Text by Sarah Phelan
When I read Lance Williams' article about a corporate farmer who used his political connections to try and influence the Delta water wars debate, the corporate farmer's name sounded familiar. So, I checked-- and sure enough, Stewart Resnick's name popped up, only this time in an article that I wrote about the contentious, controversial and ongoing fight about how best to control the Light Brown Apple Moth--and whether the aerial spraying of urban areas with a moth pheromone was ever really necessary.
As the Guardian article about the LBAM debate noted, "Critics of the state's pheromone spraying program observe that Suterra LLC, which manufactured the spray used over Santa Cruz and Monterey counties, refused to release the full ingredients until it was sued — and Gov. Arnold Schwarzenegger demanded immediate full disclosure."
The article also observed that, "These same critics also note that Schwarzenegger, who continues to support CDFA's LBAM-eradication program, received $144,600 in campaign contributions from Los Angeles–based Roll International owners Stewart and Lynda Resnick (my bold), who control Suterra, Fiji Water, Paramount Agribusiness, and the Franklin Mint."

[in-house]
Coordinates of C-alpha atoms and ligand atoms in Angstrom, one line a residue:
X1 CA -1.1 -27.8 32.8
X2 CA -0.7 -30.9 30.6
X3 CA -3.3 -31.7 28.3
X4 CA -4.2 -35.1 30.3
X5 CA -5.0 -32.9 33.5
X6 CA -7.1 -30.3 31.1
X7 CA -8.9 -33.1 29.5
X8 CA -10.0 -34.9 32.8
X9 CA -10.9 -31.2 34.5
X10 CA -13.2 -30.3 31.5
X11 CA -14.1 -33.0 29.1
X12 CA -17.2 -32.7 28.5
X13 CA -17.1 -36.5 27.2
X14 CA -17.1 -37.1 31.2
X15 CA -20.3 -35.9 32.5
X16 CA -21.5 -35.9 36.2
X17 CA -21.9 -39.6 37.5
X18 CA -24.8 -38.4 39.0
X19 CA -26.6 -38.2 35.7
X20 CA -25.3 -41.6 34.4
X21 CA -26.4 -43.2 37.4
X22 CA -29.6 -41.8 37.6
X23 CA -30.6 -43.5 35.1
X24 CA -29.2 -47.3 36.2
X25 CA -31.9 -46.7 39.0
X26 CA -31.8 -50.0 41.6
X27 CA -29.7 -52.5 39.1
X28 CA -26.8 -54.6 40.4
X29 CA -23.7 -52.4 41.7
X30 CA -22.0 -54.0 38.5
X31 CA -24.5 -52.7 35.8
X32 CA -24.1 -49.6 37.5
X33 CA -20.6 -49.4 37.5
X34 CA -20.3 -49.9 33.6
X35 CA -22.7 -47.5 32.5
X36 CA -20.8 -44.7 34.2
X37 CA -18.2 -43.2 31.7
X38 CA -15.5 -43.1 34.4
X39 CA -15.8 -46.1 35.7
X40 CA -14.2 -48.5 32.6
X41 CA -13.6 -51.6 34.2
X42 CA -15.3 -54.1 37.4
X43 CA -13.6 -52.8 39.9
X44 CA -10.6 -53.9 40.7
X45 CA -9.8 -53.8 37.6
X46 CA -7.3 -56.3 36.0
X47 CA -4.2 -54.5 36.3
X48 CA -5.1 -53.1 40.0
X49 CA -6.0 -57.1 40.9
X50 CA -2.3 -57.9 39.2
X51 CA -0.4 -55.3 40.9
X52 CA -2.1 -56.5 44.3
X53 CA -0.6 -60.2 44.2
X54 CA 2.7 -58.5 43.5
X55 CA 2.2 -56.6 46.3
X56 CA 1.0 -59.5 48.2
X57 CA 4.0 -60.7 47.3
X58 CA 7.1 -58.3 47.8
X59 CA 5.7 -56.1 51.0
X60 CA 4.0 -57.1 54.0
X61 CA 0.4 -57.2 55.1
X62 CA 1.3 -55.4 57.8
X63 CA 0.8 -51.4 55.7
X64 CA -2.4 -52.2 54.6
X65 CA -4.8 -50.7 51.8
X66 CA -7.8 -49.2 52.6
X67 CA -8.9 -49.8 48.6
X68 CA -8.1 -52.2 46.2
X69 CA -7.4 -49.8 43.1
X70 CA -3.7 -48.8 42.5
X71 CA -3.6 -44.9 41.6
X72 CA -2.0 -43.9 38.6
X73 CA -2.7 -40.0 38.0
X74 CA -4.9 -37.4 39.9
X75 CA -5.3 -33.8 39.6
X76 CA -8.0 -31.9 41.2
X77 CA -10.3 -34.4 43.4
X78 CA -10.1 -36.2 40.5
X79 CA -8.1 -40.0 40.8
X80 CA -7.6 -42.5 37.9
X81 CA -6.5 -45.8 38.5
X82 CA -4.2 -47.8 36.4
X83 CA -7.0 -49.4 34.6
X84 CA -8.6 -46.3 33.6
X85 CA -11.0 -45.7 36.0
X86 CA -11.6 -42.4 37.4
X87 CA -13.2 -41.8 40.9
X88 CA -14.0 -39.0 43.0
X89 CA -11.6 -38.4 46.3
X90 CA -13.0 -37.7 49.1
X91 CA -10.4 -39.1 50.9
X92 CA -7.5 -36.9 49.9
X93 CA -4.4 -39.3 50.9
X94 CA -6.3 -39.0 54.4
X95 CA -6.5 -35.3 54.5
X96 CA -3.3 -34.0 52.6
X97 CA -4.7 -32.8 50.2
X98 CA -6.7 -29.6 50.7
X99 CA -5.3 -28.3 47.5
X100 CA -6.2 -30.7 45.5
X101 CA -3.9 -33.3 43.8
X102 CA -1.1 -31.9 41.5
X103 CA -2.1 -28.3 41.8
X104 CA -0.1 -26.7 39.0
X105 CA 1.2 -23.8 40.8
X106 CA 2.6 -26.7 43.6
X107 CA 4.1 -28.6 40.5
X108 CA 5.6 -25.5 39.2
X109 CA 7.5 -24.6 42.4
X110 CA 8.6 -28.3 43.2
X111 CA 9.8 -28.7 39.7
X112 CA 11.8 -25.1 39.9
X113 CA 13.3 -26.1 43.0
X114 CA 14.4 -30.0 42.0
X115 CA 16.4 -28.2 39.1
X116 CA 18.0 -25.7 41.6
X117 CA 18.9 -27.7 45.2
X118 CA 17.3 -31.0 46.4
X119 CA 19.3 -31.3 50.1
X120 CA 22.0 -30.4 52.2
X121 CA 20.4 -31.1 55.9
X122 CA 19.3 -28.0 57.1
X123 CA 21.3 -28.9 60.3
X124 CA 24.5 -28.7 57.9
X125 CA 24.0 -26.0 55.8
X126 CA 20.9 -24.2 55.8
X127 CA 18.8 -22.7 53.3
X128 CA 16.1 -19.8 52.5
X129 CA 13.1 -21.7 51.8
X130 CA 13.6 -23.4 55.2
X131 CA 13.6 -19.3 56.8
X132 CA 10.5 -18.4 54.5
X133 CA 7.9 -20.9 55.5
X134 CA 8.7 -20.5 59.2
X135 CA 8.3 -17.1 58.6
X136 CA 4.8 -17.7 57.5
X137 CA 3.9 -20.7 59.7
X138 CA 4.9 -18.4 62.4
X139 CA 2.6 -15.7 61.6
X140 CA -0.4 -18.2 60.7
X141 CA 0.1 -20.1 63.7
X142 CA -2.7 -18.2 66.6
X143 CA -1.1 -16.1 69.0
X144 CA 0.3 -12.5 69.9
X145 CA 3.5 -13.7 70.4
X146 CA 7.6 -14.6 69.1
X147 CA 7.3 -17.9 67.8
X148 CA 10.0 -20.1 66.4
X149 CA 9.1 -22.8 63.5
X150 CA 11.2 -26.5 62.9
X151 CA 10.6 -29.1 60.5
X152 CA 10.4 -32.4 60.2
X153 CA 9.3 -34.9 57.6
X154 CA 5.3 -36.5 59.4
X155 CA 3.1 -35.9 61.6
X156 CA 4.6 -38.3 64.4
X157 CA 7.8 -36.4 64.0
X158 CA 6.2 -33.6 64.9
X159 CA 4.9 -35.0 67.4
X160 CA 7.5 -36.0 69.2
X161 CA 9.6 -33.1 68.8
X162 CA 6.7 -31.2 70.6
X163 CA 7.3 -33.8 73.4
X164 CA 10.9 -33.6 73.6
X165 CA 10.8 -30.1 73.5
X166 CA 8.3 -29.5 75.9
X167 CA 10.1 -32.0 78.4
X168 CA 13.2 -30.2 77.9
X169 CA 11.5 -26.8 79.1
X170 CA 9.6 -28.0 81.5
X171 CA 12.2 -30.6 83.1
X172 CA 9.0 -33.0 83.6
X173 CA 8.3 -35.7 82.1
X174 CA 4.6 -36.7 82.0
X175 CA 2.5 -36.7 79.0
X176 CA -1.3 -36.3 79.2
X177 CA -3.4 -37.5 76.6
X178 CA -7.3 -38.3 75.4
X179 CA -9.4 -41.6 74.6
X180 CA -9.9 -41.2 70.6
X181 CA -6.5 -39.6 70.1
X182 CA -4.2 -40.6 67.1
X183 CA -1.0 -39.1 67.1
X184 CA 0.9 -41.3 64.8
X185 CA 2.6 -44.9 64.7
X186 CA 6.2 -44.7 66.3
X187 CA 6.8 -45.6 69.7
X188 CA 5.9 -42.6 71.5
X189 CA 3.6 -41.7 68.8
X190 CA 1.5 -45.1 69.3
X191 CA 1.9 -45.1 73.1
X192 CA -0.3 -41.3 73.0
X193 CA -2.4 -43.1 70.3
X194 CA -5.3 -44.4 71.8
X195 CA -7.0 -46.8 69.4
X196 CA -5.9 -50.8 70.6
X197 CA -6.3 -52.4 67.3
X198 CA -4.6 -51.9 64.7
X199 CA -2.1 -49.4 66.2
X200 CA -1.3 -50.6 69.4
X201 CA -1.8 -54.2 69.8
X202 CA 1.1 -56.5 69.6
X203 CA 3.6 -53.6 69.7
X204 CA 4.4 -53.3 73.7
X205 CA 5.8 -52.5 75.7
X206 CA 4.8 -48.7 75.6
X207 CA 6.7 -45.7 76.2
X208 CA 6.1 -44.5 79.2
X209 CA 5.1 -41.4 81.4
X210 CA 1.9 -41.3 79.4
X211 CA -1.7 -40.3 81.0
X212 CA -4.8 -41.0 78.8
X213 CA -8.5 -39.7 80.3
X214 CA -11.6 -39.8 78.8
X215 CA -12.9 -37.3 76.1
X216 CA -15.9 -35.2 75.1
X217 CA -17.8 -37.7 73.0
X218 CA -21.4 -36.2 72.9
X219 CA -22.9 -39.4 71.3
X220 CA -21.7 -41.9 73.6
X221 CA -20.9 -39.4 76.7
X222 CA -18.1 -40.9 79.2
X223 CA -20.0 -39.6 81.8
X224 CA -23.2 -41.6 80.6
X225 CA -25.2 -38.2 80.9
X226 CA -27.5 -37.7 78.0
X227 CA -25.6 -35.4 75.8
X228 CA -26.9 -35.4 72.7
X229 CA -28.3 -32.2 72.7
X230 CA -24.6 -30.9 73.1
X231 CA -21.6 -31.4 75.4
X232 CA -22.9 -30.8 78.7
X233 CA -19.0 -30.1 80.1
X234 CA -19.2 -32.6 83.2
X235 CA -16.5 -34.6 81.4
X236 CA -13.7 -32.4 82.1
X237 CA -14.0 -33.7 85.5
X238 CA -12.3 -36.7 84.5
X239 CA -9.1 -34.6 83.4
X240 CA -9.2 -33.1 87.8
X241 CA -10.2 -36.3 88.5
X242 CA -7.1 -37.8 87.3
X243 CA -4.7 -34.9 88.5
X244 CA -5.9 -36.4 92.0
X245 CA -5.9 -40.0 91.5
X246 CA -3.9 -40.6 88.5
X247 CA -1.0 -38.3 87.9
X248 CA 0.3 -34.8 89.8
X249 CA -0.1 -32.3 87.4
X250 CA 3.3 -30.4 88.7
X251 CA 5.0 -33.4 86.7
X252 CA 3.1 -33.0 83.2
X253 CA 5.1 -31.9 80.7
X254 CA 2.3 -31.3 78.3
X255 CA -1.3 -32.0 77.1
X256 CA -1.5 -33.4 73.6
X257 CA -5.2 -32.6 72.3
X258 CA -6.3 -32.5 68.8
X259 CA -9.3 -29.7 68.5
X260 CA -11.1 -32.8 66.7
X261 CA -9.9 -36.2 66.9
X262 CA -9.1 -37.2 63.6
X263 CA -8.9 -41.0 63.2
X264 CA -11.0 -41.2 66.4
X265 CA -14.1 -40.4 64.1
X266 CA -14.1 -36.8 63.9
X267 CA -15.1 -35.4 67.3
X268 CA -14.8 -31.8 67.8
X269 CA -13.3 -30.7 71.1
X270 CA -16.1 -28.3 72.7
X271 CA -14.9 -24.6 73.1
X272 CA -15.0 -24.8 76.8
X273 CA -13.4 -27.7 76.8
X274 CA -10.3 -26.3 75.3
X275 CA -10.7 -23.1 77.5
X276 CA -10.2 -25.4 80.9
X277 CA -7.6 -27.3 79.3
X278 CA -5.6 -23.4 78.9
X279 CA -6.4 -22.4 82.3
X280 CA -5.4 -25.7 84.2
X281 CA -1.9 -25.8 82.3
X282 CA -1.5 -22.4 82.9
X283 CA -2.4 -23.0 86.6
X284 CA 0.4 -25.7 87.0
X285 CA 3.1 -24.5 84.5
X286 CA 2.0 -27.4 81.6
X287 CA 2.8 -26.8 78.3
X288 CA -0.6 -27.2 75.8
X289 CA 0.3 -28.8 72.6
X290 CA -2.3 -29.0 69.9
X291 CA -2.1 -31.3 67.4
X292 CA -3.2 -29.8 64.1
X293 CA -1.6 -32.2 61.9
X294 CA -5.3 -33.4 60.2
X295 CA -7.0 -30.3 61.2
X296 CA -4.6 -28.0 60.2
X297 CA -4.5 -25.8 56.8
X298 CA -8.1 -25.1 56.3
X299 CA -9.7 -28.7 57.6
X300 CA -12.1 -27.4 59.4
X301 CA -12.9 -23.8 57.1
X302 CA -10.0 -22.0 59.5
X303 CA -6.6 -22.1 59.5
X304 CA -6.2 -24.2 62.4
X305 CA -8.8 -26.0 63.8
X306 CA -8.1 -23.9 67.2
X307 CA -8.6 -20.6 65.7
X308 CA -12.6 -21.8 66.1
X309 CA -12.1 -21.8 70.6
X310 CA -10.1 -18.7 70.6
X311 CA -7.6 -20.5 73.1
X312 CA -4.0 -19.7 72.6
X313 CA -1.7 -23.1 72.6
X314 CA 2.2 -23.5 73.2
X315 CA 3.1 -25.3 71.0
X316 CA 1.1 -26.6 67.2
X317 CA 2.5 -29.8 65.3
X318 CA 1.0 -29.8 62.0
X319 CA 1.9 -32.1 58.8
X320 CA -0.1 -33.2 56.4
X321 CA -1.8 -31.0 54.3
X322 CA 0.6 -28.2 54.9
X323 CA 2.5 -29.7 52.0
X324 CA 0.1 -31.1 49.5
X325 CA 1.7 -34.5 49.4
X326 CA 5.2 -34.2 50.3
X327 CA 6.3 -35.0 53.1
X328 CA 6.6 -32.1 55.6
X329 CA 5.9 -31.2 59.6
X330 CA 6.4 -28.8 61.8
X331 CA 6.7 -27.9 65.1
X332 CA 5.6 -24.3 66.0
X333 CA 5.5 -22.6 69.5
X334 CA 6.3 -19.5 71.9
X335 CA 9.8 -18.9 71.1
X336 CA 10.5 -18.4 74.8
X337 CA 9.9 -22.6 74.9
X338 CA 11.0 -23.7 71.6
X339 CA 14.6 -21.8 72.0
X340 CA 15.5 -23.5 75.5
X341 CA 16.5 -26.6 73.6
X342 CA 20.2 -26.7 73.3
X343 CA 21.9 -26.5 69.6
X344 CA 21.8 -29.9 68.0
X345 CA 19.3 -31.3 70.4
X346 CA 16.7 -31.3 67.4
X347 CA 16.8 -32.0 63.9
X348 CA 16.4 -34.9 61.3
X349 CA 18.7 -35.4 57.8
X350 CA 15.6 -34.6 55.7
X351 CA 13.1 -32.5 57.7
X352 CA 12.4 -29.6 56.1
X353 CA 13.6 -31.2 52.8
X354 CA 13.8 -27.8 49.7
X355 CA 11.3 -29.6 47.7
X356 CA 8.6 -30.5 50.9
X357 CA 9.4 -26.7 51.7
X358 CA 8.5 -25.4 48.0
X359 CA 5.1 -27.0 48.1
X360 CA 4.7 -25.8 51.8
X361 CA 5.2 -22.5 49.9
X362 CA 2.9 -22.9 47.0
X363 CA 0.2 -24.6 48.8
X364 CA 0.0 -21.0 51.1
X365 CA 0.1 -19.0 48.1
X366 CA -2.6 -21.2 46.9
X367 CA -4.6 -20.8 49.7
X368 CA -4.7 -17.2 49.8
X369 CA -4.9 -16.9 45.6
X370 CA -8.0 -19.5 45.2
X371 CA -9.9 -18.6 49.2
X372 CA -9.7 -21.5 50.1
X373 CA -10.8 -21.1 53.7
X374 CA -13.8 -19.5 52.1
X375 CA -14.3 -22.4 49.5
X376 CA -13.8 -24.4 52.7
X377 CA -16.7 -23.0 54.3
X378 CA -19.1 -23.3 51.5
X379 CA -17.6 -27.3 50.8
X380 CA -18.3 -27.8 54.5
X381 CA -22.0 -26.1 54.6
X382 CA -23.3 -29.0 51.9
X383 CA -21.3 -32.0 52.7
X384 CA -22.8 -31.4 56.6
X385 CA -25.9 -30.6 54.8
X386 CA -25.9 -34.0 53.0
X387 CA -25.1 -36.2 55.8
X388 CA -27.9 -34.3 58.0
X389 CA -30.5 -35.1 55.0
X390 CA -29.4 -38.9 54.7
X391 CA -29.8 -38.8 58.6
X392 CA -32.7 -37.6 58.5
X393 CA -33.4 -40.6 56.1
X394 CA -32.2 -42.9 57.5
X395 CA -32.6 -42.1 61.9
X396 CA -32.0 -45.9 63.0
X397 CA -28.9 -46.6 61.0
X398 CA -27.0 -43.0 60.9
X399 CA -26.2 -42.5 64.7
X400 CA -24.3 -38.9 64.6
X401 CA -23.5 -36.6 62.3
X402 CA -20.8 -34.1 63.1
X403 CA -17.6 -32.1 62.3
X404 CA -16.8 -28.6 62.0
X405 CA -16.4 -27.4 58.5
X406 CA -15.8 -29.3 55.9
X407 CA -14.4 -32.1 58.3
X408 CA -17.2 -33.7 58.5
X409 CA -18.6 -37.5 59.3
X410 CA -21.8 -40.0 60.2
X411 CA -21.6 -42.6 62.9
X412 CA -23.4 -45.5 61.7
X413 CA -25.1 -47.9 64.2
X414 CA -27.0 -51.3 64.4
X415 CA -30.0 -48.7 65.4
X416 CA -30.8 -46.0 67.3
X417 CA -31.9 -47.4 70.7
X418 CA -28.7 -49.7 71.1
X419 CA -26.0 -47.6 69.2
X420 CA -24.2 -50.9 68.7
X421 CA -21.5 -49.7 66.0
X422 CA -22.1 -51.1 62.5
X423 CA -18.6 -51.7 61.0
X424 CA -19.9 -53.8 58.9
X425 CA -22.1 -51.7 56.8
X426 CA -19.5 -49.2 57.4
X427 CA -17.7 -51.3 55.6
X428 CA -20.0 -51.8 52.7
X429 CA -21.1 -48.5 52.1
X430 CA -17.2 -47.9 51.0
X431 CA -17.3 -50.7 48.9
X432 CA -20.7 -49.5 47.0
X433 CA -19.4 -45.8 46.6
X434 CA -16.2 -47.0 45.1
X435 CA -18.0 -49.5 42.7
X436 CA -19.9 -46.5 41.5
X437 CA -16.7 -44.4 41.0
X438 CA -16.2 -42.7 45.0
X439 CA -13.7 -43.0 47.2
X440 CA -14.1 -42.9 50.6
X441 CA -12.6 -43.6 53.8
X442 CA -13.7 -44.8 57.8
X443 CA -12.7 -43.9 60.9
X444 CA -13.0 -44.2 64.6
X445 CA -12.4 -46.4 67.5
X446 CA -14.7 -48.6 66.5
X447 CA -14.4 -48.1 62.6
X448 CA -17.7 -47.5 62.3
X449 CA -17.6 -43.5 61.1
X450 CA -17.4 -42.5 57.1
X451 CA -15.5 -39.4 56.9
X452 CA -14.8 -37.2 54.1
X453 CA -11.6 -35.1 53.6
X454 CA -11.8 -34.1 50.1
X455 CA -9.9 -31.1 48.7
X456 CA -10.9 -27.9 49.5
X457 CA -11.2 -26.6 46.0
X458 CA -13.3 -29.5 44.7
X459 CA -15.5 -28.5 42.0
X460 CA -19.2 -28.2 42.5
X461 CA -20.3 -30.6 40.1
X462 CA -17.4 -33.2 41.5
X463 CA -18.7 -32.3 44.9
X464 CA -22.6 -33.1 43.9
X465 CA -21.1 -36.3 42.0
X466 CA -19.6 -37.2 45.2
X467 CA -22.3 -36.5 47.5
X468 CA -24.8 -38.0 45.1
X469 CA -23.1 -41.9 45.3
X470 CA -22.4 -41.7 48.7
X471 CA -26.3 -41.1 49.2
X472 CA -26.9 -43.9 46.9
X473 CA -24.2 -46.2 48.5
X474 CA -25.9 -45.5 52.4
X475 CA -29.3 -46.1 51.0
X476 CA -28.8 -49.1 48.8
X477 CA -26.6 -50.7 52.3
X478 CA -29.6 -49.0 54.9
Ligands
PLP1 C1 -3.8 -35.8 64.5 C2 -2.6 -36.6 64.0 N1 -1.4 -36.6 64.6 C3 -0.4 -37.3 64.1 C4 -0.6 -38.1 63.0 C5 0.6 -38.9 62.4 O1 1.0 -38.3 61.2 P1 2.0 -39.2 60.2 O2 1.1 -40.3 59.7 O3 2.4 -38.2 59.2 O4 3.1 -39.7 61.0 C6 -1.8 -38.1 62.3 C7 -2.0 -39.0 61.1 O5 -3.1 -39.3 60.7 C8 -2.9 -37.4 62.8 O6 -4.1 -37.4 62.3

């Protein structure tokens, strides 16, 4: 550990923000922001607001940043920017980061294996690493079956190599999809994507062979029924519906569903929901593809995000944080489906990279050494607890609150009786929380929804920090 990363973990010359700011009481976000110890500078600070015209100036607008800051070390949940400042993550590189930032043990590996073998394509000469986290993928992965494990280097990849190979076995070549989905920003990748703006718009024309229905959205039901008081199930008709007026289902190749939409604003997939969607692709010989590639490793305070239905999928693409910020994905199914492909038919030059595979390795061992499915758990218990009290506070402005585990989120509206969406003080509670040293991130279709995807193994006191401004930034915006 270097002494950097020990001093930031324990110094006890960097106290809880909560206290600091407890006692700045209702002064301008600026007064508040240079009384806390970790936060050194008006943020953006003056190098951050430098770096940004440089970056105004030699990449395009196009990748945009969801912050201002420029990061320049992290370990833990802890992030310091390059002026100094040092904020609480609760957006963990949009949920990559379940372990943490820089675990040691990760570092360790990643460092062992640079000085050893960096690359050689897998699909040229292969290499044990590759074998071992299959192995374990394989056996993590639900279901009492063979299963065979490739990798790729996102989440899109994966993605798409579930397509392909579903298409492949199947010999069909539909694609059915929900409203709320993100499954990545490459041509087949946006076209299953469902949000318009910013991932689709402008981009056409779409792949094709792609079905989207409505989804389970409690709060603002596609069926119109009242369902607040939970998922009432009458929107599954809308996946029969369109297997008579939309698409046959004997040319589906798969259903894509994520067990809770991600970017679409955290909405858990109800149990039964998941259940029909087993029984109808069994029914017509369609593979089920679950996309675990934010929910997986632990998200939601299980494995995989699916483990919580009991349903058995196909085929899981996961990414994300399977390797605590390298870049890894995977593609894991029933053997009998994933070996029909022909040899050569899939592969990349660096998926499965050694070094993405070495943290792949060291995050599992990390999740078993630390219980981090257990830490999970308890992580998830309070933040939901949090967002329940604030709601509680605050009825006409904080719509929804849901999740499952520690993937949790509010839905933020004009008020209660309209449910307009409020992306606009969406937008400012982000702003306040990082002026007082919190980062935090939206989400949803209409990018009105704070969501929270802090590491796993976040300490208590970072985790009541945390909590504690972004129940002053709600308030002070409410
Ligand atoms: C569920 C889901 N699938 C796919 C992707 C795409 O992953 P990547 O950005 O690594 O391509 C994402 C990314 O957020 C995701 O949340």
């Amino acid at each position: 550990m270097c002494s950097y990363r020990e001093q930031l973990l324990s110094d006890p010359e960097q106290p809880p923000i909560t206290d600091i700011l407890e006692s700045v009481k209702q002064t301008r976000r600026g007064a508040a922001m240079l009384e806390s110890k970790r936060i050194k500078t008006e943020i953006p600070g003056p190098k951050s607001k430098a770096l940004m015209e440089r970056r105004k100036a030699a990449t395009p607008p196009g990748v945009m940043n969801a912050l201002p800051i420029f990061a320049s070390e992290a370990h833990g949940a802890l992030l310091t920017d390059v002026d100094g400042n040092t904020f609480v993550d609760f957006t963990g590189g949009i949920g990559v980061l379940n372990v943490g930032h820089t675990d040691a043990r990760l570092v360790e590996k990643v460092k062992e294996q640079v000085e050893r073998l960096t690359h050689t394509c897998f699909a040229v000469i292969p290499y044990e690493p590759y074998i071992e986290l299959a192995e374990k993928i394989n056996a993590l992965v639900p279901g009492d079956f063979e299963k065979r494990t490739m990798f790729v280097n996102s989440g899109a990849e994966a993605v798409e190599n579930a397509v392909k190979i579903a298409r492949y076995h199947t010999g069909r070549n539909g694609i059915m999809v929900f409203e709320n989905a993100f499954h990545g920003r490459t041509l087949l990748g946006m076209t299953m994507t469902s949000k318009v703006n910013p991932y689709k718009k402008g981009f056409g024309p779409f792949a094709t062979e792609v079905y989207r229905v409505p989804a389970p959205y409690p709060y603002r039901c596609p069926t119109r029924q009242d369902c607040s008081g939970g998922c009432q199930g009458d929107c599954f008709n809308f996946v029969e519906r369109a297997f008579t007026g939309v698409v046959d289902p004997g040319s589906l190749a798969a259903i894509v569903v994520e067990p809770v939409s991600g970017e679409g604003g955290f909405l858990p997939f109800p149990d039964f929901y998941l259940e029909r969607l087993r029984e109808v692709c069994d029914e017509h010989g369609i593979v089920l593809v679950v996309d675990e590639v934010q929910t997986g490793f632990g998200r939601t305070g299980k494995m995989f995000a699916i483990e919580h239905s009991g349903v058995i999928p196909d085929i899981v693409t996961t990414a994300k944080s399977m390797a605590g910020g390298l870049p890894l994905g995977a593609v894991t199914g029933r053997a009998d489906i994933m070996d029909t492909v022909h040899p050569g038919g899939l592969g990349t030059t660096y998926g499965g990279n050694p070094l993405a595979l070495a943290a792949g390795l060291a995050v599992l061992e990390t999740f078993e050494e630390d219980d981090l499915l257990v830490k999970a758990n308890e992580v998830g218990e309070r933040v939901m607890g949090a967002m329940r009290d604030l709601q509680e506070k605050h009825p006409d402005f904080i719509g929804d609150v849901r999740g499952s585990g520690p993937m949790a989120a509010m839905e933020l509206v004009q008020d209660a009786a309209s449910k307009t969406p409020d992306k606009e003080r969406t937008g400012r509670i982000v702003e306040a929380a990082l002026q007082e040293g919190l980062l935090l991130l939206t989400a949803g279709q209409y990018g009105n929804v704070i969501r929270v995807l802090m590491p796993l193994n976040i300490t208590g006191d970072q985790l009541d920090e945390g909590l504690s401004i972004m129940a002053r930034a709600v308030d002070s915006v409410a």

"Records show the Resnicks donate broadly, mostly to Democrats — including the gubernatorial campaigns of Steve Westly and Phil Angelides, and US Sens. Hillary Clinton, John Edwards, and Barack Obama — with a lesser-size donation to Republican presidential front-runner John McCain, proving they play both sides of the fence," the Guardian's article concludes.
And as William's recent article notes, "Underpinning [the Resnicks'] fortune is agribusiness – 70,000 acres of pistachios and almonds, 48,000 acres of citrus and pomegranates – most of it in Kern County at the south end of the San Joaquin Valley, and all requiring irrigation to survive."
In other words, the Resnicks' agribusiness empire could be negatively impacted if other countries refused to import their produce, because of LBAM-related fears, even if those fears were unfounded.. Conversely, the Resnicks' business interests stood to gain if the state mandated the widespread aerial spraying of a synthetic pheromone by a company (Suterra) that the Resnicks controlled.
I'm not saying that's why the state ended up pushing its controversial aerial spraying plan, until public pressure stopped that plan in its tracks, but it sure is an interesting question